Can you please tell me which law prohibits it? As far it has insurance and NCT the it's perfectly fine. Just because Ireland has motor tax and expensive insurance isn't a good enough reason to register a car over here. I know people who used to drive their foreign registered cars for years and there was no problem with it. One fella from NI got his car seized because it wasn't registered in the Republic and won the court case (which makes perfect sense).

    Are you talking about residents or non residents. Insurance companies here won't cover a foreign reg, you also won't be able to tax it and as far as I know you can't nct it either. Read the small print on your own insurance policy. You'll find if you have a car here and are travelling abroad on holidays, your insurance will cover you for 30 days or so but they won't cover you for a full year. I've no reason to believe the reverse situation would be any different.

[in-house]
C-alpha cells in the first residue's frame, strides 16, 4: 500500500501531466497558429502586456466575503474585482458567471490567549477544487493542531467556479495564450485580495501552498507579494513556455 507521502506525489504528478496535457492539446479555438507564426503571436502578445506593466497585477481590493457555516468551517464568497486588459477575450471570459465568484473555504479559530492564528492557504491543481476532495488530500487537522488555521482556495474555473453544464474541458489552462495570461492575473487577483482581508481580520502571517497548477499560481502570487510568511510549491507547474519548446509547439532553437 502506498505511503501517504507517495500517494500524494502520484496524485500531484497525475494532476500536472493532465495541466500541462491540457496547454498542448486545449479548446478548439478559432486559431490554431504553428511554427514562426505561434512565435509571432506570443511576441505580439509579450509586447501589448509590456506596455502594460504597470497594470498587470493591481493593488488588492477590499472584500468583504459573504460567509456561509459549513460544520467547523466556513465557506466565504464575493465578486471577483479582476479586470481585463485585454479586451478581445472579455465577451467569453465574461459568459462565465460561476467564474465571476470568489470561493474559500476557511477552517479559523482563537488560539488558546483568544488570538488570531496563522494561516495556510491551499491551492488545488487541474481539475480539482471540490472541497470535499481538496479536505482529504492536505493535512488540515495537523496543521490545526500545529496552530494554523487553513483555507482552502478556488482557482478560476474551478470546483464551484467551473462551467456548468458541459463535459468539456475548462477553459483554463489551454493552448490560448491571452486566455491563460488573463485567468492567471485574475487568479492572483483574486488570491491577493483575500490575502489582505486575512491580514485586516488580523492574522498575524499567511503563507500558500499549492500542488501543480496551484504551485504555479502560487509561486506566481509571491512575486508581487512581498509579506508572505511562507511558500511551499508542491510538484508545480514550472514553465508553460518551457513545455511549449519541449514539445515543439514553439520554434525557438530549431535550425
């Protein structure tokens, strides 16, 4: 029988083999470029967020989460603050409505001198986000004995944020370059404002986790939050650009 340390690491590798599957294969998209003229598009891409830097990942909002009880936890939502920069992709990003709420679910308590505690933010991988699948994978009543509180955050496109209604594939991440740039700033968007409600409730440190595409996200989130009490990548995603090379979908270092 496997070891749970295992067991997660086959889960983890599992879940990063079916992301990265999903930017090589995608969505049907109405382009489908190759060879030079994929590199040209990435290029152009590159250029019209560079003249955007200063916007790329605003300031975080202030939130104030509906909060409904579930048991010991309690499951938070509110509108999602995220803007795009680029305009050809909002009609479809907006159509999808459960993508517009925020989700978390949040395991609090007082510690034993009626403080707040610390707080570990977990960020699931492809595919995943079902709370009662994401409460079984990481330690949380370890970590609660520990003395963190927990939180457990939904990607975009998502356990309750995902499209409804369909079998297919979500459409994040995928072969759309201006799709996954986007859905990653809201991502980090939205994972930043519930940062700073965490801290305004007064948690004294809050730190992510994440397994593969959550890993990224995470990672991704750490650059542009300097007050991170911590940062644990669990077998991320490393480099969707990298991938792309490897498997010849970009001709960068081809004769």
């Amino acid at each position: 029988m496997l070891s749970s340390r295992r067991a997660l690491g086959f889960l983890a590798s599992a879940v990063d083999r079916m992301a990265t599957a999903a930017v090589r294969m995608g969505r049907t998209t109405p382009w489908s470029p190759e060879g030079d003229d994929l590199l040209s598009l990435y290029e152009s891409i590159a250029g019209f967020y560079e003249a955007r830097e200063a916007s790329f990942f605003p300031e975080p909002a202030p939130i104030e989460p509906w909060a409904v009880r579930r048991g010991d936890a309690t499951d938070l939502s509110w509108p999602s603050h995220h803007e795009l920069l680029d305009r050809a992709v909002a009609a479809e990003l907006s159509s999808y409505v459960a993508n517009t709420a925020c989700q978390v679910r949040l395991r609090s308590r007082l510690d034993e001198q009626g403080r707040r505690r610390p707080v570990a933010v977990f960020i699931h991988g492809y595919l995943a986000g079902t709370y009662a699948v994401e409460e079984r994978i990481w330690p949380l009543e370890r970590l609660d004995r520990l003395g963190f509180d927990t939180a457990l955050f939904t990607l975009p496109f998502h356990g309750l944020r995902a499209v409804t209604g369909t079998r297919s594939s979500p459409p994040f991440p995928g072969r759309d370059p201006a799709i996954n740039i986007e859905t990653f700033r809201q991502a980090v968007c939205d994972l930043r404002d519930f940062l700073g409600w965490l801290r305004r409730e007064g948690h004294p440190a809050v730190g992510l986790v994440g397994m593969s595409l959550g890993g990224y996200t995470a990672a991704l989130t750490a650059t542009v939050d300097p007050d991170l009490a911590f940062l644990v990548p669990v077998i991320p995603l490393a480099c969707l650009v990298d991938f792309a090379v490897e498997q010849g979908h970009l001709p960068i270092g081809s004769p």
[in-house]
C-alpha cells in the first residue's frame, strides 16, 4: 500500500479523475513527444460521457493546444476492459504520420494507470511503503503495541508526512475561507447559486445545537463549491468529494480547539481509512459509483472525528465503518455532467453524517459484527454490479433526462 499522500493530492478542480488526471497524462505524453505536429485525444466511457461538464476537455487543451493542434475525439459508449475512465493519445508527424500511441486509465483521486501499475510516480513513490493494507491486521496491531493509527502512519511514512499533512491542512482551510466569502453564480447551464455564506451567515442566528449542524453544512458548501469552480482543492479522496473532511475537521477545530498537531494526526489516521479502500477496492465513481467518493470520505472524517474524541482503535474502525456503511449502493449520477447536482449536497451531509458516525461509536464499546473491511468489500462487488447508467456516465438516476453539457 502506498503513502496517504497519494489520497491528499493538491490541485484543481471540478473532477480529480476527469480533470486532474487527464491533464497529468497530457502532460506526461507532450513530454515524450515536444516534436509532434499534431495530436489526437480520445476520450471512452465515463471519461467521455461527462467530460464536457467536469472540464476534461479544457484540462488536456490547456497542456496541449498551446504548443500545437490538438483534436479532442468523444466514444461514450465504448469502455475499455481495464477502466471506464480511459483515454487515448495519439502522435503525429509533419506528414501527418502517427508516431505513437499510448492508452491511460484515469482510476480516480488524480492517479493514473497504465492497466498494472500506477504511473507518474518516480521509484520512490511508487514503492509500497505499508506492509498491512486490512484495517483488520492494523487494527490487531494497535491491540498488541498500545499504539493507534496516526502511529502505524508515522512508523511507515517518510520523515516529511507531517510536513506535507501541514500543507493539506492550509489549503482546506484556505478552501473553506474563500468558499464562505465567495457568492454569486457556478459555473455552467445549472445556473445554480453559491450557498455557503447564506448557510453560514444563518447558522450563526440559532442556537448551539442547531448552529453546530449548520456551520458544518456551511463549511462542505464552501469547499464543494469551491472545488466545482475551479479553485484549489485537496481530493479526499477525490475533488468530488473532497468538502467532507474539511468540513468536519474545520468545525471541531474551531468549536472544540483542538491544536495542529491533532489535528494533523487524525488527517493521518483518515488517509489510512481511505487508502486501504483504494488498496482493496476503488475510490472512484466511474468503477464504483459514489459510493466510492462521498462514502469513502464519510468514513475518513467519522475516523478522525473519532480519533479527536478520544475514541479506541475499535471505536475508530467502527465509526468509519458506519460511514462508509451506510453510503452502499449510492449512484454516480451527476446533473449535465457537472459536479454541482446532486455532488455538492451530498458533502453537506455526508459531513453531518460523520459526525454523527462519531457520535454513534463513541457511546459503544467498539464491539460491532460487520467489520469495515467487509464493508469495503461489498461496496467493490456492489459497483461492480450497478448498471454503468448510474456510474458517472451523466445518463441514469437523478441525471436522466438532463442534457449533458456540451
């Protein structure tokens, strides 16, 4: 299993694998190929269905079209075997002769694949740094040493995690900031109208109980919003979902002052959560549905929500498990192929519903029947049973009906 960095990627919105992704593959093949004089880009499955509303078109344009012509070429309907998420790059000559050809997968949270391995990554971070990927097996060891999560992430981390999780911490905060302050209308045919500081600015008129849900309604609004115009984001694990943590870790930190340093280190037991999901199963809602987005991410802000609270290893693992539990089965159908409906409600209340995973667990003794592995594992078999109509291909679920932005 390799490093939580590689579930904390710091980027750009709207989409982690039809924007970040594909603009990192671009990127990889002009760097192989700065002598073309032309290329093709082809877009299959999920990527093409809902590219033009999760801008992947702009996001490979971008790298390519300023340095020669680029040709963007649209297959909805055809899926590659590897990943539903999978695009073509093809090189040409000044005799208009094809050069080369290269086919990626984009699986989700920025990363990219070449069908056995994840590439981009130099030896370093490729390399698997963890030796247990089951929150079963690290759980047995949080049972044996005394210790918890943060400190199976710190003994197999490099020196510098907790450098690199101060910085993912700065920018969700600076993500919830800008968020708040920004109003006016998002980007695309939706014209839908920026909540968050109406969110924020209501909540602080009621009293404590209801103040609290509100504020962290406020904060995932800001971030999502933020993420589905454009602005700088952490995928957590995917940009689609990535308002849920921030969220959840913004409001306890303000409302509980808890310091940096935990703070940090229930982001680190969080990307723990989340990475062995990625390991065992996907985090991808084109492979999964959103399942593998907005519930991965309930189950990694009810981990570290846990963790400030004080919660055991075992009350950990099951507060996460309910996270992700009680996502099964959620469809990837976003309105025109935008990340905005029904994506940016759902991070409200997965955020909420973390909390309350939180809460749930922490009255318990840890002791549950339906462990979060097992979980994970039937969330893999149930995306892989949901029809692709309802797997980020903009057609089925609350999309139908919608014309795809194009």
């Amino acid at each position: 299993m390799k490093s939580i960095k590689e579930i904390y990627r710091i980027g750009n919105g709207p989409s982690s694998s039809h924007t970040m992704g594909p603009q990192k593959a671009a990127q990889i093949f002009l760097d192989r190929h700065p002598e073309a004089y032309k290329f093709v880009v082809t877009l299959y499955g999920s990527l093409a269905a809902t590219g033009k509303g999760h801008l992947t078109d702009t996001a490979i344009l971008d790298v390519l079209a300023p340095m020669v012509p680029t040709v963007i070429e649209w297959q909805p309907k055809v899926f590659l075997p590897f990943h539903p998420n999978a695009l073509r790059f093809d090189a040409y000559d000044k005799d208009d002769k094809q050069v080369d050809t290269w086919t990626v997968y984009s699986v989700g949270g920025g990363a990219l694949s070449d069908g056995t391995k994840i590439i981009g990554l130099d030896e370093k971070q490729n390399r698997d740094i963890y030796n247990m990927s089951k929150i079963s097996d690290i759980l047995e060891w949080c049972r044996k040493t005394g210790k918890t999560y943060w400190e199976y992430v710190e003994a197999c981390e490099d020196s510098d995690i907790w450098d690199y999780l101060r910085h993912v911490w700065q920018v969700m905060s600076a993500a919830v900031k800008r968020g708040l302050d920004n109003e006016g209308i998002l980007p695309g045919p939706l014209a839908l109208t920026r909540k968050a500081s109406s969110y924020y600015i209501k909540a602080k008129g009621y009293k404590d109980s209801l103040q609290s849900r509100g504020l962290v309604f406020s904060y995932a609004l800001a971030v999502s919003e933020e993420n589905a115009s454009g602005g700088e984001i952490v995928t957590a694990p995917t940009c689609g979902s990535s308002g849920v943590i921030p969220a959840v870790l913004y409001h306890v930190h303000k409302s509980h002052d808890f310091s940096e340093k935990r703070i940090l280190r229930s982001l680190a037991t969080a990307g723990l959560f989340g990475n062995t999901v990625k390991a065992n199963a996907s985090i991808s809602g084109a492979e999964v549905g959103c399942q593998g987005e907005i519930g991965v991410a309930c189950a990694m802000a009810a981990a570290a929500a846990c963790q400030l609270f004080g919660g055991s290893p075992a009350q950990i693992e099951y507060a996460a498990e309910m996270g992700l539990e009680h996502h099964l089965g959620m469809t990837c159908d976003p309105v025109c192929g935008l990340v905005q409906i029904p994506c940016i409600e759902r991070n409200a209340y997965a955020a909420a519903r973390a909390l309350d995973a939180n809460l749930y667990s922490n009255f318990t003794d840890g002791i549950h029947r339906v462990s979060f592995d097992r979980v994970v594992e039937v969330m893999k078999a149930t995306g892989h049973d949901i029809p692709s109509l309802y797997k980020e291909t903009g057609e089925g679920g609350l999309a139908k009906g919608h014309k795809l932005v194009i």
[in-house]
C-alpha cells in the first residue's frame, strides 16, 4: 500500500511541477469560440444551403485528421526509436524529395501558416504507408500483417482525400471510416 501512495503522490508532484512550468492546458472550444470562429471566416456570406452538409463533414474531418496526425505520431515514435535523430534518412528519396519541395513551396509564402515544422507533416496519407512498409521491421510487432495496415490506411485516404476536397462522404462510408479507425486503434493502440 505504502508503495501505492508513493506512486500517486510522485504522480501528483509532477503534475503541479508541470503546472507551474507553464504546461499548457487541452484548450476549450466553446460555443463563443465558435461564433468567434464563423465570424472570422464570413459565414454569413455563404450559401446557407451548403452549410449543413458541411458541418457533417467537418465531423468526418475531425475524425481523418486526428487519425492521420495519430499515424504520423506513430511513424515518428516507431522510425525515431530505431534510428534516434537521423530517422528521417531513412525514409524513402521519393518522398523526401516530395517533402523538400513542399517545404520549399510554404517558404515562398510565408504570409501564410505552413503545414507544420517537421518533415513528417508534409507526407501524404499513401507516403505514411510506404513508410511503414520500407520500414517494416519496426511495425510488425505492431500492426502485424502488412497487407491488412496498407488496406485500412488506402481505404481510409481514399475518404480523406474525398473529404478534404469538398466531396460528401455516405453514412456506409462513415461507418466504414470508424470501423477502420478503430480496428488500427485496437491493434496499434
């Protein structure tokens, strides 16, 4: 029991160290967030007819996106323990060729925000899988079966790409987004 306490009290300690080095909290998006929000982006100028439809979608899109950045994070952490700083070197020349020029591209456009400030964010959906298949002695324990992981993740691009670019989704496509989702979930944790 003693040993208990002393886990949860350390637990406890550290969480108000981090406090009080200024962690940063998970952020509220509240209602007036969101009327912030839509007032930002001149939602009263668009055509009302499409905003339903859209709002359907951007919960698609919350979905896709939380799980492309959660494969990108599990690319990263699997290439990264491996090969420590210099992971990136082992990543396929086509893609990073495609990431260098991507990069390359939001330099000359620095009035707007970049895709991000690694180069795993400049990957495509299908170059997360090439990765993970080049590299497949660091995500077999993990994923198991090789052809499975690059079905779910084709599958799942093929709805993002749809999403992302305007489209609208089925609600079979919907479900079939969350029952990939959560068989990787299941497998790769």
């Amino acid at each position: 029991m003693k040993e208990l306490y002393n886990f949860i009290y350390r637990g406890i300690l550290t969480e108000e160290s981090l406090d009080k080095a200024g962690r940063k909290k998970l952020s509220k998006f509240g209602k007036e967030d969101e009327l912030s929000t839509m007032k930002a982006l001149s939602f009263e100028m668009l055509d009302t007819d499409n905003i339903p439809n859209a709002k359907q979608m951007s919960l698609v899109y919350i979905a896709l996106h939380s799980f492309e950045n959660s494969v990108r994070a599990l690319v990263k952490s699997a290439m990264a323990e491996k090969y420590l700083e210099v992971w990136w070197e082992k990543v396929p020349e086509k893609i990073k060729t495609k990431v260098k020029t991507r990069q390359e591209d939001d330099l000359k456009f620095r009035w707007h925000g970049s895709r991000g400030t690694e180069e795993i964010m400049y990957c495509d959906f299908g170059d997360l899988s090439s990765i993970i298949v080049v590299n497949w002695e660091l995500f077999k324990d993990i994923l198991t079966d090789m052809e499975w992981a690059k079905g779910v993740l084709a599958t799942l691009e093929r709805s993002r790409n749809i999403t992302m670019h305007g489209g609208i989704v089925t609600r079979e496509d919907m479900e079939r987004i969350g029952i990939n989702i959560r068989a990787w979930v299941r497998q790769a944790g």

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  • Registered Users Posts: 2,665 ✭✭✭ Diabhalta


    emeldc wrote: »
    Are you talking about residents or non residents. Insurance companies here won't cover a foreign reg, you also won't be able to tax it and as far as I know you can't nct it either. Read the small print on your own insurance policy. You'll find if you have a car here and are travelling abroad on holidays, your insurance will cover you for 30 days or so but they won't cover you for a full year. I've no reason to believe the reverse situation would be any different.

    Residents of course.